Replication Data for: Marando Bora Project Baseline Survey

The Marando Bora (MB) project was implemented by the International Potato Center (CIP) in collaboration with 12 other partners in the Lake Zone region, Tanzania from October 2009 to June 2012. The project’s aim was to improve the quantity and quality of food for 150,000 Tanzanian households in the Lake Zone region by strengthening the availability and accessibility of quality planting material of improved and local sweetpotato varieties. The specific objectives of the MB project were to provide: i) high yielding and consumer preferred sweetpotato varieties; ii) orange-fleshed sweetpotato (OSFP) varieties with adequate supplies of beta-carotene to tackle Vitamin A deficiency (VAD) problem; iii) disease free planting materials for increased root and vine production; iv) timely access to vines for early planting; v) training for decentralized vines multipliers (DVMs) and farmers about vines conservation and maintenance of vine quality; vi) communication products to enhance awareness about benefits of using disease-free vines, benefits of OFSP varieties, and sources of quality sweetpotato vines. The MB project’s theory of change (TOC) was to improve food and nutrition security and enhance farmers’ incomes by implementing several activities including production and distribution of clean planting materials; training farmers’ about vines conservation; training of farmer multipliers and provision of improved white and orange fleshed SP varieties among others.
The Marando Bora Baseline survey objective was to address the main problems associated with sweetpotato vine availability and distribution by developing a sustainable seed system for sweetpotato. It used voucher and mass distribution strategies to address these problems. Using decentralized vine multipliers in the communities and mass distribution, the project ensured timely access to planting vines at the beginning of the rainy season.

Replication Data for: Marando Bora Decentralised Vine Multiplier Study (Tanzania)

The implementation of the large- scale planting material dissemination component, “Marando Bora” (better vines) aimed to develop and test cost effective sweetpotato variety distribution models at scale. Marando Bora had a target of reaching 150,000 farmers with quality planting material of existing local and improved varieties which will contribute to strengthened food security. The survey of decentralised vine multipliers (DVMs) was conducted as part of the Marando Bora project end line survey. The objectives of the DVM module were to: determine use of different technologies which had been promoted by the project; obtain feedback on varieties preferred by the DVMs and their clients; and feedback on participation in the pilot Quality Declared Planting Material (QDPM) inspection scheme. Finally, we sought to understand what vine multiplication activities the DVMs were continuing after the end of the project, and their reasons for continuing or not continuing vine multiplication. Key variables include: DVM location, type (individual, group), current multiplication practice, technologies (irrigation, rapid multiplication techniques, fertiliser), experience with seed inspection. All 89 DVMs were interviewed by one data collector, February-March 2013. Data was entered in MS Excel.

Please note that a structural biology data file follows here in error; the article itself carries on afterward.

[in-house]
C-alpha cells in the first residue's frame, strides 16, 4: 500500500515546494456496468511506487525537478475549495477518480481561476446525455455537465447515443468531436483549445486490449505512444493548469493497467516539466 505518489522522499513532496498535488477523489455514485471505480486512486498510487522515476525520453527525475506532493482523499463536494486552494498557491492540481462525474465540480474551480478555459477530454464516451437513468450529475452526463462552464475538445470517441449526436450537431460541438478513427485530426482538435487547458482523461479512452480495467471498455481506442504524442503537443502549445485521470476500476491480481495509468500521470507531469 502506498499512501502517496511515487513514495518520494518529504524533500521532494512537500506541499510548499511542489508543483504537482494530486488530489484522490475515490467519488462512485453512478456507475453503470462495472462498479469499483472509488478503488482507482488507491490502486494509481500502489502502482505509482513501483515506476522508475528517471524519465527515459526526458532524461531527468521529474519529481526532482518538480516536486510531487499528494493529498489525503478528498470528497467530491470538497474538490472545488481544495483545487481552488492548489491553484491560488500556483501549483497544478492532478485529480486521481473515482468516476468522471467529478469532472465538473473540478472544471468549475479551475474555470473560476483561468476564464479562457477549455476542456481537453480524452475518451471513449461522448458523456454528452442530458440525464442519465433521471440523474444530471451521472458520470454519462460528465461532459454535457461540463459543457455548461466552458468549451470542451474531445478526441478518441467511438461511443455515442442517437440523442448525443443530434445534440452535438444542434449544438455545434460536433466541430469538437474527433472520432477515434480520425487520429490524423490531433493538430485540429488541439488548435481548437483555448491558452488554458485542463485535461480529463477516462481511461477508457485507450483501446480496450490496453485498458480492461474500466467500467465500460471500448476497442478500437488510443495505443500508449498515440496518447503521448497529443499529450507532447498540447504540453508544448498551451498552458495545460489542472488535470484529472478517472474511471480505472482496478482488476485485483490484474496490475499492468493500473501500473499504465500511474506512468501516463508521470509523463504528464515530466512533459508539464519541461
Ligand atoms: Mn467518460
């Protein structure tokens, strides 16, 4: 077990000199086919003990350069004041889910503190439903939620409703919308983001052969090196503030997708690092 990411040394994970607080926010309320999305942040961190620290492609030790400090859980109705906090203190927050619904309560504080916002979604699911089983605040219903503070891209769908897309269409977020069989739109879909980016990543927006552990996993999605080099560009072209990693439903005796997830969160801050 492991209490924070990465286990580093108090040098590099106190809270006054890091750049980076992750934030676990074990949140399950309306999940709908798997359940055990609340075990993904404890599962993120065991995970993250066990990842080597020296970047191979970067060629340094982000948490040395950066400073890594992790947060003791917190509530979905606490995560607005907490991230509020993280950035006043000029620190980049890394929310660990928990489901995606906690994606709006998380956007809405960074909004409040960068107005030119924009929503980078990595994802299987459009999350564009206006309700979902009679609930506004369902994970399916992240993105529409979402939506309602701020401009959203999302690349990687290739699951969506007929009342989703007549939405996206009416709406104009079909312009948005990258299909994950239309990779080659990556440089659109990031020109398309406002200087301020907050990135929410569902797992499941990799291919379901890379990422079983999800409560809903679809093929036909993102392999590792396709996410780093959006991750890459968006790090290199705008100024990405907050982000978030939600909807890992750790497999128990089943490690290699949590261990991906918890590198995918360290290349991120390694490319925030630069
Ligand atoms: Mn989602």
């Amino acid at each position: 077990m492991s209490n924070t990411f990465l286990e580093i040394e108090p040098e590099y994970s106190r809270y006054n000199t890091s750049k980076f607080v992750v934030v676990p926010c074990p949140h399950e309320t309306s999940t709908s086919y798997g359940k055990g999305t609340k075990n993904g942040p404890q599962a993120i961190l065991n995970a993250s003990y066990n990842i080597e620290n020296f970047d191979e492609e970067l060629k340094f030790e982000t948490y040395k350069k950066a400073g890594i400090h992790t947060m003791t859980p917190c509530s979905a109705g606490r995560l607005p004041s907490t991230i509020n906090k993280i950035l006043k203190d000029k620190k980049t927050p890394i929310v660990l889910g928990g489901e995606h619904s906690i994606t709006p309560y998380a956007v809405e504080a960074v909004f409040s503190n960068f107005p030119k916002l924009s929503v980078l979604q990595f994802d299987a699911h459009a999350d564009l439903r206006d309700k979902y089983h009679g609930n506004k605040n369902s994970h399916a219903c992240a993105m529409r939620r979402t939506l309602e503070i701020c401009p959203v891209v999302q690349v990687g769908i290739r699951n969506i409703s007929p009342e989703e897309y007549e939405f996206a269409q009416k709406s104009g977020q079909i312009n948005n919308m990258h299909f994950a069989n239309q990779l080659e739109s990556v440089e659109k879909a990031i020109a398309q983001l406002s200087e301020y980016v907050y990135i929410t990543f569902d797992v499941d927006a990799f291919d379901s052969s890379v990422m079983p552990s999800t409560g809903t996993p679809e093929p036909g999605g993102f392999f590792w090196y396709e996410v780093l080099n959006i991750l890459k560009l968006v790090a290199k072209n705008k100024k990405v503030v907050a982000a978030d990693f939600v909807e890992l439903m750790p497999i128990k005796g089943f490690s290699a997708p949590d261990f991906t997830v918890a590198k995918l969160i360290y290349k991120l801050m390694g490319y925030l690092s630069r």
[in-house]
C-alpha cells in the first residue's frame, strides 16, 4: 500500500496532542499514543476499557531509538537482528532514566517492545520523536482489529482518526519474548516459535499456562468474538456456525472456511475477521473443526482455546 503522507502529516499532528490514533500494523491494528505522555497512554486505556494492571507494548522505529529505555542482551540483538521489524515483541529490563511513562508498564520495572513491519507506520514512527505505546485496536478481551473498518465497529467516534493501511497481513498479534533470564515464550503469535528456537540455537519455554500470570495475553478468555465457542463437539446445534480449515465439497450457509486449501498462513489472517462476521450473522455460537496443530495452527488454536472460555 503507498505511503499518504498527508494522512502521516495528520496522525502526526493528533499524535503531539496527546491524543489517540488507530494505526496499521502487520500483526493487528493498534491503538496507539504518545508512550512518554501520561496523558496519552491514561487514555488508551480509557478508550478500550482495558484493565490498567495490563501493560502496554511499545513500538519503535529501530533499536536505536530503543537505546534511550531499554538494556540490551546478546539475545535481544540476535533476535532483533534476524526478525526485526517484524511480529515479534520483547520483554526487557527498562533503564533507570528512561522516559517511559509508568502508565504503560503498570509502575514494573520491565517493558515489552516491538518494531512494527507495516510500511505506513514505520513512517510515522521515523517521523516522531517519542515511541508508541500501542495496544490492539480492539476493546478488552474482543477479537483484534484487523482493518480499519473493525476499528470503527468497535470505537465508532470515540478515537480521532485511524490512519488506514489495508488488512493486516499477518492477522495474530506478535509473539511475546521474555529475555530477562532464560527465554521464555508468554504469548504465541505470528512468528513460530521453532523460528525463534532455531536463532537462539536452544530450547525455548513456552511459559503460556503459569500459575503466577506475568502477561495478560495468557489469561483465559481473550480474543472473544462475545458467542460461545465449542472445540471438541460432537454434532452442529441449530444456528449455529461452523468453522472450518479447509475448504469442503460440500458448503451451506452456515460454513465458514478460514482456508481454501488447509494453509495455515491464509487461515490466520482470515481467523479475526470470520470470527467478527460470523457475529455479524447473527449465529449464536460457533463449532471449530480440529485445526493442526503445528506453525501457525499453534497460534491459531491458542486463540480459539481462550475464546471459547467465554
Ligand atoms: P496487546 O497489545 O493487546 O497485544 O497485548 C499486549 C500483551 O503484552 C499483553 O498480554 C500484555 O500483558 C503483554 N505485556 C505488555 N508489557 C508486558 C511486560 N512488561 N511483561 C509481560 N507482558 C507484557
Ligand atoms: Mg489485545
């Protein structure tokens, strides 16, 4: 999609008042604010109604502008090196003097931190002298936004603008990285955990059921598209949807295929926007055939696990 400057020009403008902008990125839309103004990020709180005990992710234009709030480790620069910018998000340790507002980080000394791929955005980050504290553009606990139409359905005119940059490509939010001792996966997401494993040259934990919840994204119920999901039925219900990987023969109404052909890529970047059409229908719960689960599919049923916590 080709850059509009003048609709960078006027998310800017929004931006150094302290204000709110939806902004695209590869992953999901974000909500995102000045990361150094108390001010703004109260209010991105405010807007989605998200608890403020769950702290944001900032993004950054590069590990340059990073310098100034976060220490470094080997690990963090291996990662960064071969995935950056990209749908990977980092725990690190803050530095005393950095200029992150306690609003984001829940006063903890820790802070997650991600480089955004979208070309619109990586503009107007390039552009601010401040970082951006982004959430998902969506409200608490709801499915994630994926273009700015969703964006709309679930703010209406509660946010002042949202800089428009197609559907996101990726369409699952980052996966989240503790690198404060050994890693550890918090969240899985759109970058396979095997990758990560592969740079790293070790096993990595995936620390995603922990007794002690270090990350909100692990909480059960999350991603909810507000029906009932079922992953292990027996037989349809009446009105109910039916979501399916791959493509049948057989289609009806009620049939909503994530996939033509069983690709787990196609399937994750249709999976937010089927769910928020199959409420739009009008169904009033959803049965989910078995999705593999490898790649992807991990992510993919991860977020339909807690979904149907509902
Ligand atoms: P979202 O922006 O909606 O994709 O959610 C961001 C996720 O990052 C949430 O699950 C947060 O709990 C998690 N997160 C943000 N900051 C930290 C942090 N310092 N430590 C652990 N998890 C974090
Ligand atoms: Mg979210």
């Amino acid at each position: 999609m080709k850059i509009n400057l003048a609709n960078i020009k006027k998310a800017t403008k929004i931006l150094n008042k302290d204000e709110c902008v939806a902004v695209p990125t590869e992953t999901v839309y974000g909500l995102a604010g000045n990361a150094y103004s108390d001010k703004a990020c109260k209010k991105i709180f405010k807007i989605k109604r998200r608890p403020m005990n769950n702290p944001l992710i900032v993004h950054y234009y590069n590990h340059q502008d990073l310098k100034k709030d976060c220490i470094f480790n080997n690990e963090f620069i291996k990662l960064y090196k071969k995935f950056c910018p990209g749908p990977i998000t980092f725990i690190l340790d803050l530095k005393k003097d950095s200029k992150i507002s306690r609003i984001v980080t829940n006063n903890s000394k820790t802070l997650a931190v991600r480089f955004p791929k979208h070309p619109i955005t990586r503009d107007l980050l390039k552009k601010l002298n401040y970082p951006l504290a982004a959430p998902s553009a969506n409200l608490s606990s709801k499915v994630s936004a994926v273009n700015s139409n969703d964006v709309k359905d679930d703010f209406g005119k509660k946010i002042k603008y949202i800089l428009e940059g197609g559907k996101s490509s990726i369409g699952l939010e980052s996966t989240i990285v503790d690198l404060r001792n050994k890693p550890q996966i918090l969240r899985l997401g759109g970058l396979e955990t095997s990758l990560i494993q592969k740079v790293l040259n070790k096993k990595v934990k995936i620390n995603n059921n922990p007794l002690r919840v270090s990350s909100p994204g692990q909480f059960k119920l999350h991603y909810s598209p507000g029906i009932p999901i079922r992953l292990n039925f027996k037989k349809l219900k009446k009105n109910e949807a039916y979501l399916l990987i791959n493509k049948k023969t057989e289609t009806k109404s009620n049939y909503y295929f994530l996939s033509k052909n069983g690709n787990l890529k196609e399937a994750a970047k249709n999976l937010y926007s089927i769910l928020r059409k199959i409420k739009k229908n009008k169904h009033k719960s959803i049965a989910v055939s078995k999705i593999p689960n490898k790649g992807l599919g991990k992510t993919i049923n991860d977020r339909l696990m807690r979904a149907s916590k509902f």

An on-Farm Performance Assessment of Aquaculture Production Systems in Nigeria

The survey was implemented to assess on-farm performance of
aquaculture fish production systems in Nigeria. The primary
sampling unit was aquaculture farming households/farms. The
survey comprised the following modules: (1) farmer
characteristics; (2) aquaculture production and marketing
activities including input use and cost as well as output harvested
and sold; (3) Aquaculture experience, change and livelihoods; (4)
aquaculture credit and association; (5) food safety and
willingness to participate in aquaculture certification; Data on
aquaculture production were collected at farm level. The survey
captured detailed data about all types of systems and practices
allowing for a characterization of farming systems